Mayor Kennedy Stewart announced Wednesday his intention to have the City of Vancouver request a federal exemption under the country’s drug laws to decriminalize personal possession of all illicit substances within the city’s boundaries.
To make that happen, city council would first have to support a motion from the mayor to direct city staff to request the exemption. The move is aimed at providing some relief to drug users and reducing overdose deaths.
“Personal possession and use of drugs is not a criminal justice issue, it is a health issue,” Stewart said in a news release. “It is time to end the stigma around substance use, help connect more of our neighbours to health care, and save lives.”
More than 1,500 people have died of a drug overdose in Vancouver since a public health emergency was declared in April 2016. The mayor said an estimated 328 people have already died this year in the city — a death toll that could make 2020 the worst year on record in Vancouver.
Stewart’s request is backed by Dr. Patricia Daly, the chief medical health officer for the Vancouver Coastal Health, who recommended decriminalization of personal possession of substances in a 2018 report.
“I support this motion, and should it be approved by council, my office will work with the City of Vancouver and Vancouver Police Department on next steps,” said Daly, who has expressed concern since the pandemic was declared in March of drug users who continue to use alone and avoid overdose prevention sites.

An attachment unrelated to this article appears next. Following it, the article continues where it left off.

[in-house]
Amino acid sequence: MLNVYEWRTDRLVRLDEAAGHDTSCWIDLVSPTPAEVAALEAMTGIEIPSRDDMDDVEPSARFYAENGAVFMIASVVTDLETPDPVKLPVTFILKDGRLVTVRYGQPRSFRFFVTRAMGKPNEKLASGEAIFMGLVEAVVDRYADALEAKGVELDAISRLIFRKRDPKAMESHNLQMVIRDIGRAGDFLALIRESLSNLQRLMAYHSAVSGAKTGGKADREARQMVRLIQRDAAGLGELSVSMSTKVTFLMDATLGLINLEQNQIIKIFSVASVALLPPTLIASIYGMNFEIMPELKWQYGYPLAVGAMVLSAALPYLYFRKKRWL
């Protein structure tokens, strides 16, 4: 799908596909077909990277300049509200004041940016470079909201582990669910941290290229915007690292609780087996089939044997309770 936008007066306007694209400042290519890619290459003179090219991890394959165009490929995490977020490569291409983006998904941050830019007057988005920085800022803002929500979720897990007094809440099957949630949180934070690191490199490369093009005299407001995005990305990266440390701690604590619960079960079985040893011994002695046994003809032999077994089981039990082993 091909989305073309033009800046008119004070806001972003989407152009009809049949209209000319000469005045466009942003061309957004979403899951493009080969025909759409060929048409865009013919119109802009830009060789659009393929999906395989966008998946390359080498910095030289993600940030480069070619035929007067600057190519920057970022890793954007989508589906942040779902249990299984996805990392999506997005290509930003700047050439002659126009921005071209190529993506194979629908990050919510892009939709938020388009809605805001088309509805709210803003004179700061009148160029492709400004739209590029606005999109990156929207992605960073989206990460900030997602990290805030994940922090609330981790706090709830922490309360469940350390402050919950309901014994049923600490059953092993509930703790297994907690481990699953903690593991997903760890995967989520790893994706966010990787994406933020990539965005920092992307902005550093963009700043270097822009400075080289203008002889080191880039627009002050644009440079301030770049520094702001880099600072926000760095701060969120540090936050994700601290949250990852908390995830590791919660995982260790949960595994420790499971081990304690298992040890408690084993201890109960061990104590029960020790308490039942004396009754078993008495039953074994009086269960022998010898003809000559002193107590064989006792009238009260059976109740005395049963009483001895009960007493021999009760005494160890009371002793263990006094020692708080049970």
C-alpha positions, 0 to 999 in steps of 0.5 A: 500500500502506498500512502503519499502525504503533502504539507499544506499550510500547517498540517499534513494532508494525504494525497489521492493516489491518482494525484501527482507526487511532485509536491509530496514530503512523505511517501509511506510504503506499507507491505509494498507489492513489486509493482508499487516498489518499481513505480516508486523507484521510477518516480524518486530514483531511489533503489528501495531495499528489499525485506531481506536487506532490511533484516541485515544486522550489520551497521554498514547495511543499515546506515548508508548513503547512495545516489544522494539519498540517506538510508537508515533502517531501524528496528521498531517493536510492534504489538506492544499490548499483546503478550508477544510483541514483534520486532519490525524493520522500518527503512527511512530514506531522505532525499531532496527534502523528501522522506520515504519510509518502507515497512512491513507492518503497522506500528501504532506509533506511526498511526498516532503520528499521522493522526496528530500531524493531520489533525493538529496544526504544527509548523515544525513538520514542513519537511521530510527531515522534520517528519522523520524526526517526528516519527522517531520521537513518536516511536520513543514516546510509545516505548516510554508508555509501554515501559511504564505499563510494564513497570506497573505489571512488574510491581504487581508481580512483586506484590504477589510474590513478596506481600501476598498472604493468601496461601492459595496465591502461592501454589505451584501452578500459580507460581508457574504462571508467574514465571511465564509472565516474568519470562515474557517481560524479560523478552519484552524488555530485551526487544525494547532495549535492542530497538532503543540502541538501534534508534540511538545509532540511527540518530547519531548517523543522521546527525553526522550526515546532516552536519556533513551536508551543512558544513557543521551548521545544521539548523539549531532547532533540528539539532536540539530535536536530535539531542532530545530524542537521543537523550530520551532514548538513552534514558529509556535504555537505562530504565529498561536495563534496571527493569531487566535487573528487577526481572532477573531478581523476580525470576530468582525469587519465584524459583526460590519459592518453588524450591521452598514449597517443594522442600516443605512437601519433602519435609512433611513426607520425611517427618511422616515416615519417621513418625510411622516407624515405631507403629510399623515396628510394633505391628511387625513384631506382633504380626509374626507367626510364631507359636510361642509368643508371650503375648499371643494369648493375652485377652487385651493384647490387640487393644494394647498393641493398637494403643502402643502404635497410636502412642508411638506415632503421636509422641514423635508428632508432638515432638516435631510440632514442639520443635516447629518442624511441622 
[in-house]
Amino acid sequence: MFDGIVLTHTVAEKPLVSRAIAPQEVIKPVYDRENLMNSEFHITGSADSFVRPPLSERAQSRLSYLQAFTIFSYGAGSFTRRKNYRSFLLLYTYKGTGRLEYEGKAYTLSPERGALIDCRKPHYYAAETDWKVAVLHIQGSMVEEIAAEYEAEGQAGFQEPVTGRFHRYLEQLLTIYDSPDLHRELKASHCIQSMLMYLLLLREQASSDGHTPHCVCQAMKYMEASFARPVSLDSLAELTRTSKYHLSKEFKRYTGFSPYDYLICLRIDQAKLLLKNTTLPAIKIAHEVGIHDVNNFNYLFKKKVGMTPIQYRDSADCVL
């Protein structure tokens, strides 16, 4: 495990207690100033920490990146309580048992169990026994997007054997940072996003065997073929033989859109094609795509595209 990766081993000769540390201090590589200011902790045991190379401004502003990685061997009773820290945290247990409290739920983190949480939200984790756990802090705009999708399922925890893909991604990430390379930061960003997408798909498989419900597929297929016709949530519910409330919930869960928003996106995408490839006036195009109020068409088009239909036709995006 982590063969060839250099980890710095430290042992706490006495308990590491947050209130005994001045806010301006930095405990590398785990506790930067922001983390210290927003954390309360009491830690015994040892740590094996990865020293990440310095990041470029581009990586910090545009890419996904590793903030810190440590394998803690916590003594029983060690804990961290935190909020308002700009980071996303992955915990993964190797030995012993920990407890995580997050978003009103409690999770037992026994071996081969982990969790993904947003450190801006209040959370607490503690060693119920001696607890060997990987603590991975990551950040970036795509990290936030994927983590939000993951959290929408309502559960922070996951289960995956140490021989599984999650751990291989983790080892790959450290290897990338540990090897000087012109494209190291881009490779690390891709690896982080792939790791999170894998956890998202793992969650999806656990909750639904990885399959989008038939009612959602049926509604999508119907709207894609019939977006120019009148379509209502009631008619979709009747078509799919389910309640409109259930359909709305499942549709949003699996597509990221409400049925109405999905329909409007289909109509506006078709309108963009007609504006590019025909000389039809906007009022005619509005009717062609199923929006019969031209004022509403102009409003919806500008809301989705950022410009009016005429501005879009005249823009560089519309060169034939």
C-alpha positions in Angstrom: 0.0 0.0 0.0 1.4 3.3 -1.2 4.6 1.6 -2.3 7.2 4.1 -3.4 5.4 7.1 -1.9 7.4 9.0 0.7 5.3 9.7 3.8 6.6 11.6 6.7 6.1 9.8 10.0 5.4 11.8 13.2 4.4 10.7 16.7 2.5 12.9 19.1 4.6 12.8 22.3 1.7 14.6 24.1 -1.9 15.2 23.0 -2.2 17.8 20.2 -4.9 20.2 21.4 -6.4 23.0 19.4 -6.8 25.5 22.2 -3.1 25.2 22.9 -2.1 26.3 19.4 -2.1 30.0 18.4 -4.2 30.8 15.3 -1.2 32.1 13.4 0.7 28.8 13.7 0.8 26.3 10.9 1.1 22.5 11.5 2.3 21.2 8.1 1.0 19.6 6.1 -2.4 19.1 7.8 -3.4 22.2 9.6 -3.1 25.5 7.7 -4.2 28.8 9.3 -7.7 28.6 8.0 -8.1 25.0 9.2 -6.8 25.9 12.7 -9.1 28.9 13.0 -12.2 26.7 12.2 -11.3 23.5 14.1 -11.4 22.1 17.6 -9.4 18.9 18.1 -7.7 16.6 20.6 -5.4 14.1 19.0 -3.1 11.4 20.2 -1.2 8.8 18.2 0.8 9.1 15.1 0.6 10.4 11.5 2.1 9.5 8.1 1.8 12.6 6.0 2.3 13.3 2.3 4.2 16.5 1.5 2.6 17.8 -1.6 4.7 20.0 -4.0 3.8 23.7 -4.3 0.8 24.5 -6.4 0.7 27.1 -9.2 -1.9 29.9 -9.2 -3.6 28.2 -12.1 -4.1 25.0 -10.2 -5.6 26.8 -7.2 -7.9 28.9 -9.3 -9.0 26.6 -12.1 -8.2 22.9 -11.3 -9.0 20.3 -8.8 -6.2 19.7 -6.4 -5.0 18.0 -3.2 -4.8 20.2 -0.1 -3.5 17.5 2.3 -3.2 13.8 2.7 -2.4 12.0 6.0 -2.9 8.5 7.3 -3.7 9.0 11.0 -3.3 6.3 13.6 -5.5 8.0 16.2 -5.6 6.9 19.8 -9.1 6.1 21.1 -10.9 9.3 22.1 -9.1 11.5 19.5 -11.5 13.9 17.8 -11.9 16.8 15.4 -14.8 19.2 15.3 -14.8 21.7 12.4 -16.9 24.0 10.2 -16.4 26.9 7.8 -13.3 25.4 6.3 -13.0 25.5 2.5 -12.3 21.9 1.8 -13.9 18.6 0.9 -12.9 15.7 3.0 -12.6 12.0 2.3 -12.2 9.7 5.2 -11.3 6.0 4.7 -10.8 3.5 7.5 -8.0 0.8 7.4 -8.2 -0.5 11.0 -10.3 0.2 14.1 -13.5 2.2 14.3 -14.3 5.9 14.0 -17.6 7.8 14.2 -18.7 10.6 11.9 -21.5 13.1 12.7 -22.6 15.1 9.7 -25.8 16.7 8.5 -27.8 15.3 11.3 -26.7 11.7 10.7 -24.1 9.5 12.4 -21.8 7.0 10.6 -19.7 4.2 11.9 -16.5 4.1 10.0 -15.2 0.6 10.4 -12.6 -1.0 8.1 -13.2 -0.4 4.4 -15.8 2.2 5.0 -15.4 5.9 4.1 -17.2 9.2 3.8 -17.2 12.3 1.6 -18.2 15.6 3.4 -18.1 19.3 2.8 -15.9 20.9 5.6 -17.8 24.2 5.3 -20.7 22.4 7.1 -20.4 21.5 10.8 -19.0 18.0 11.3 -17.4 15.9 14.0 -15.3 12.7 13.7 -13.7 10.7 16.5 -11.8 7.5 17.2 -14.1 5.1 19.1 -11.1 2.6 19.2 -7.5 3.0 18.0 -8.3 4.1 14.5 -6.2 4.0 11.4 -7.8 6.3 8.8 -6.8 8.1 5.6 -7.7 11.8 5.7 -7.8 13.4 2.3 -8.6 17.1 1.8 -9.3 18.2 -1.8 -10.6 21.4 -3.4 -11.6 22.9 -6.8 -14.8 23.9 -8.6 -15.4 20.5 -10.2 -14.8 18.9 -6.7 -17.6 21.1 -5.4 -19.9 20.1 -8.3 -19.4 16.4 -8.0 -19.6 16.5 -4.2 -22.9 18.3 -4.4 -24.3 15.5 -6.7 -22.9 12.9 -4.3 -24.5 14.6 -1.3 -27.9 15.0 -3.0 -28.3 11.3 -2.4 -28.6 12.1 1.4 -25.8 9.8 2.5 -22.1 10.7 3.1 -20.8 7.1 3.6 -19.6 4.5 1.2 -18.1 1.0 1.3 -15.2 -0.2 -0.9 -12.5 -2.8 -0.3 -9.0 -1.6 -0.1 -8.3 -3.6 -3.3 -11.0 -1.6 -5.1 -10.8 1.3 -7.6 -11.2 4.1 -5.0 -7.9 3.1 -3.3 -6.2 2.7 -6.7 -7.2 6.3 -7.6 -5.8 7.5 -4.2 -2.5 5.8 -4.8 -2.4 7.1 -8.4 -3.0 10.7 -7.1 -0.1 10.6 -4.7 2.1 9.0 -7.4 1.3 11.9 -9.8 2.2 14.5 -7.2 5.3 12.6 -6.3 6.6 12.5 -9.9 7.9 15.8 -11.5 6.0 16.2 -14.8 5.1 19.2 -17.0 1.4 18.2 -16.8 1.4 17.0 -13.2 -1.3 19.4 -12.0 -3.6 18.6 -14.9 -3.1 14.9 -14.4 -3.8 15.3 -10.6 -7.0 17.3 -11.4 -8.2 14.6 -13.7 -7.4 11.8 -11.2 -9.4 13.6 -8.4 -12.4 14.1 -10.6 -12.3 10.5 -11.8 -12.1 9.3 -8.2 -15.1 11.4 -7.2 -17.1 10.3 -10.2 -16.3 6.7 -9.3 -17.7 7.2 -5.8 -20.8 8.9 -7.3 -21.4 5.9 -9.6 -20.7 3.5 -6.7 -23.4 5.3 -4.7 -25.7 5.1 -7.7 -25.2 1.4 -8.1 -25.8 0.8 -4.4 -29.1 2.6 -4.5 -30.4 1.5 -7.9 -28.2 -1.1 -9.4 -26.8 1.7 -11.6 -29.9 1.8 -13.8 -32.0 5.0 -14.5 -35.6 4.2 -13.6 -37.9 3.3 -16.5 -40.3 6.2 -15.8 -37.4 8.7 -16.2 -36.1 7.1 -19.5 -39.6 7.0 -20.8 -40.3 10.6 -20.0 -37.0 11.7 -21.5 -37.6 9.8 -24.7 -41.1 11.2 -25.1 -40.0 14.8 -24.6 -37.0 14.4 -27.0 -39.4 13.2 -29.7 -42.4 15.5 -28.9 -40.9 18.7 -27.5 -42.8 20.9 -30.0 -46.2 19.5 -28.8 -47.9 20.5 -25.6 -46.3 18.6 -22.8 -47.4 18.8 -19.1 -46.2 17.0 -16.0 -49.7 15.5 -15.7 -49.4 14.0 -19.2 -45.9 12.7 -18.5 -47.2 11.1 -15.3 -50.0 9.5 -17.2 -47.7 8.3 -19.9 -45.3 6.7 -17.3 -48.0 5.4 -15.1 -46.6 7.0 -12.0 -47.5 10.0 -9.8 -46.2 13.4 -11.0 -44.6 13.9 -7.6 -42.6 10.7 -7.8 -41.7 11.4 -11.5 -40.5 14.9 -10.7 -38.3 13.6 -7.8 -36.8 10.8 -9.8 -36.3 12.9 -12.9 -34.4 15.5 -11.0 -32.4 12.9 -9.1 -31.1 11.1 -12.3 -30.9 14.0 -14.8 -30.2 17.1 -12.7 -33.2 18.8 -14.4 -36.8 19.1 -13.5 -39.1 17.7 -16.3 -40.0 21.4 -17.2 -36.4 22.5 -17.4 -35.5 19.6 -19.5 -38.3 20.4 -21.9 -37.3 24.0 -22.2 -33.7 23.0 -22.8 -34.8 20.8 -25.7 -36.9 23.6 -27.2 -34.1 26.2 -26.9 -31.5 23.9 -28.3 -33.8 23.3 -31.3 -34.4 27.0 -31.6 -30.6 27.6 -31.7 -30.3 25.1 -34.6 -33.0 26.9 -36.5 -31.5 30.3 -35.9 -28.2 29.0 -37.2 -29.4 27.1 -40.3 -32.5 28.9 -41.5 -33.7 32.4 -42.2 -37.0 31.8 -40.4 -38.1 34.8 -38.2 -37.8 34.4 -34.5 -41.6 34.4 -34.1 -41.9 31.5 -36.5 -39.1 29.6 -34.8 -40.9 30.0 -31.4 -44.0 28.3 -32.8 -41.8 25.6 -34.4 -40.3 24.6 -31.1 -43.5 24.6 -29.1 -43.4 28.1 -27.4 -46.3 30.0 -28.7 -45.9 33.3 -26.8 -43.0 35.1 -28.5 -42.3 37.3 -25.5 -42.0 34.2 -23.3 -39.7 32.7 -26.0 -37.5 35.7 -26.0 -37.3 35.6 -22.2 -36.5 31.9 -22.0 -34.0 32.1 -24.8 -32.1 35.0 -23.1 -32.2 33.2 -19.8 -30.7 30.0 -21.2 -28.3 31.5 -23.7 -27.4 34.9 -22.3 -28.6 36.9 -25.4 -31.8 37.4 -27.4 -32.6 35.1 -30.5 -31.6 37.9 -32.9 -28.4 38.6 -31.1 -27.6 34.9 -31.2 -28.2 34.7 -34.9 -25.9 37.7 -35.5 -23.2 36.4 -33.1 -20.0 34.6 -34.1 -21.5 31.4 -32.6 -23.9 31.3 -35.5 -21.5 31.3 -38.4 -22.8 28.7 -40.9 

Premier John Horgan, the Canadian Association of Chiefs of Police and Dr. Bonnie Henry are all on record supporting decriminalization. Police Chief Adam Palmer, a past president of the Chiefs of Police organization, said in the release that his department has treated substance and addiction as a public health issue for many years.
“As such, we support decriminalizing the possession of small amounts of illicit drugs for personal consumption and the creation of additional healthcare and community support structures to ensure people get the help they need,” Palmer said. “The solution is not a simple, singular approach — healthcare, government and police need to work together to come up with comprehensive health-focused systems and wraparound support.”
Donald MacPherson, executive director of the Canadian Drug Policy Coalition, said it was “heartening” to see Vancouver taking strong leadership on one of the biggest barriers to ending the overdose crisis.
MacPherson, the city’s former drug policy coordinator, said the many harms caused by criminalization of simple possession of drugs has been well documented in scientific literature.
“This action will accelerate movement towards a health and human rights approach to drugs in Canada and facilitate the development of a more comprehensive response to the drug toxicity crisis that is taking the lives of so many British Columbians.”
Sarah Blyth of the Overdose Prevention Society and Caitlin Shane of PIVOT Legal Society both showed their support for the mayor’s move in the release, with Blyth saying Stewart’s motion “reflects what the community is asking for in order to help end the overdose crisis and save lives.”
The mayor’ motion is expected to be available later today in the council agendas when posted on the city’s website. If council were to support Stewart’s motion, the federal government’s response isn’t expected to be supportive, with Prime Minister Justin Trudeau reiterating as recently as September that he would not back decriminalization as a public health response to the country’s overdose crisis.